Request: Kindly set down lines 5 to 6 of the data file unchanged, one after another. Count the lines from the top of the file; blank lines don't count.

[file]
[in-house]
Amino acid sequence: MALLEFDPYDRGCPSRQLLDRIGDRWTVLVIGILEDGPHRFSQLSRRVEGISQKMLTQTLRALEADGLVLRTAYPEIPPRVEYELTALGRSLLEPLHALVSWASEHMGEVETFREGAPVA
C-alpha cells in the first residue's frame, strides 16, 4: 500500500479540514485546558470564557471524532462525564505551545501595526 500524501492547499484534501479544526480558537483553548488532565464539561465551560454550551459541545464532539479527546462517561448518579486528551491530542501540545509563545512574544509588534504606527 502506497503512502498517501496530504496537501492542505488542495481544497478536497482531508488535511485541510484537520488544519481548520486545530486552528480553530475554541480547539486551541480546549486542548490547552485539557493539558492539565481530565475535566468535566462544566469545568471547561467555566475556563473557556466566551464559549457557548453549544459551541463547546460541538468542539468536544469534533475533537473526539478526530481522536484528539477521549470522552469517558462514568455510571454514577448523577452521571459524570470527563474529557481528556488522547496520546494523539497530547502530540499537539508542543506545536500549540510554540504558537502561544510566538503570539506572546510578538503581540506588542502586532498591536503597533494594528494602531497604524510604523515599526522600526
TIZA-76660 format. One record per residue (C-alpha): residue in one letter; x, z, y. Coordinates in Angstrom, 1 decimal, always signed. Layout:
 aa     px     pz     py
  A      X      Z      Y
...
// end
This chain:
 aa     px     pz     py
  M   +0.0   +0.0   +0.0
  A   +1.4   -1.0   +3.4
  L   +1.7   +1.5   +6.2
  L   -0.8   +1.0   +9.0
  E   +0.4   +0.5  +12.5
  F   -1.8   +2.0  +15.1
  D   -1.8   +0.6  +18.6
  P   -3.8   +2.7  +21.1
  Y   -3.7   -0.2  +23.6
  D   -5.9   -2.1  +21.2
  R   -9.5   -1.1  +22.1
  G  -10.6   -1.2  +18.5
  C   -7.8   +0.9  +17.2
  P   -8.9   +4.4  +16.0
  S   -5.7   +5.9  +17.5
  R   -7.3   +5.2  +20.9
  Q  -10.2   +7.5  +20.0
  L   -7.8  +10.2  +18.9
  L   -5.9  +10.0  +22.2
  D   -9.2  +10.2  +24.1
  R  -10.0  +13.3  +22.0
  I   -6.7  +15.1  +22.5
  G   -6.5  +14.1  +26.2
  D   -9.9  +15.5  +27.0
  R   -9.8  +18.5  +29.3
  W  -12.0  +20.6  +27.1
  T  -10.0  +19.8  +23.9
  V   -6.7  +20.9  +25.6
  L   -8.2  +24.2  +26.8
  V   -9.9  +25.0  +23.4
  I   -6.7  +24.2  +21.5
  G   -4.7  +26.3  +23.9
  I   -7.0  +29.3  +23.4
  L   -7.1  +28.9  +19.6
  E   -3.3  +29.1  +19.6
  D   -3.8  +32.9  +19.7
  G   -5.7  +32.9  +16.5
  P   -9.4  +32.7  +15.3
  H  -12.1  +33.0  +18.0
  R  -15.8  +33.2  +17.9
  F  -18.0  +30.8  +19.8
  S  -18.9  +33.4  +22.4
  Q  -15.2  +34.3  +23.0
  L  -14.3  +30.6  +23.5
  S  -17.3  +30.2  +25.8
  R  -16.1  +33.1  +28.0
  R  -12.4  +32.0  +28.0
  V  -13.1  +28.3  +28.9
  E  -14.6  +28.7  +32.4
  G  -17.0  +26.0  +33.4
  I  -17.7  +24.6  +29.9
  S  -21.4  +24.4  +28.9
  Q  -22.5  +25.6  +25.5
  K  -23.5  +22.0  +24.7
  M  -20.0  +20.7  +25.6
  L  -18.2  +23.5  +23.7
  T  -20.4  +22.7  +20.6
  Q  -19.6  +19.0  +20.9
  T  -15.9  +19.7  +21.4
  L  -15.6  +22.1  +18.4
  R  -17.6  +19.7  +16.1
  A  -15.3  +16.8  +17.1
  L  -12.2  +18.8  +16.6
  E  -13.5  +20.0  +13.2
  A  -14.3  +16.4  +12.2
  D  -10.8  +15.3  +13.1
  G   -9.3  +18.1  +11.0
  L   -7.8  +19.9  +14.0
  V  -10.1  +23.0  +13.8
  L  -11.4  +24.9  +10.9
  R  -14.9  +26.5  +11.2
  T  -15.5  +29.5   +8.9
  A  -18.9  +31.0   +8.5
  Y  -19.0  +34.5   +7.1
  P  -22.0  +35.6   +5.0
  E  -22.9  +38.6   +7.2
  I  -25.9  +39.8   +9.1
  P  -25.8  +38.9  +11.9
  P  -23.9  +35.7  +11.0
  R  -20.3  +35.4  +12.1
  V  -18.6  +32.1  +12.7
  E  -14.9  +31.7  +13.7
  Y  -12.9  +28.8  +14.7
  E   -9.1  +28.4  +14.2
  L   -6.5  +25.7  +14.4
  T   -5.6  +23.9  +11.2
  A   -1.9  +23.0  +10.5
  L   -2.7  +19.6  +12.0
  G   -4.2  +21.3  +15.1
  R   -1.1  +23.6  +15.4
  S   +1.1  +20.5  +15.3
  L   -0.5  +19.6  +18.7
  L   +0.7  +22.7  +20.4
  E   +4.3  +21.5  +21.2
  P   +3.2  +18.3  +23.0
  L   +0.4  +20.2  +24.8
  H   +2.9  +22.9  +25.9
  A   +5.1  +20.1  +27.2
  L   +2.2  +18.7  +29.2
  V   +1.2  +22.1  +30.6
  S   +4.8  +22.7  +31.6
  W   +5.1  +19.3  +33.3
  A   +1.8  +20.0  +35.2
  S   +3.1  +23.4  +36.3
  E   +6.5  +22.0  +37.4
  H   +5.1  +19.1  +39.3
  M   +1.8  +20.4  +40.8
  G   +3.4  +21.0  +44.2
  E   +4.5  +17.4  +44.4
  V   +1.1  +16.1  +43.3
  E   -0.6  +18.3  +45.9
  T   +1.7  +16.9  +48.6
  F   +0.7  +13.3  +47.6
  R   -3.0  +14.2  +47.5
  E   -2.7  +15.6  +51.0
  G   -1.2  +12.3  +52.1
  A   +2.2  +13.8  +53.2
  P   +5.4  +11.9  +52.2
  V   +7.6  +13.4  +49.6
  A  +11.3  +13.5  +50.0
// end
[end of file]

 aa     px     pz     py
  A      X      Z      Y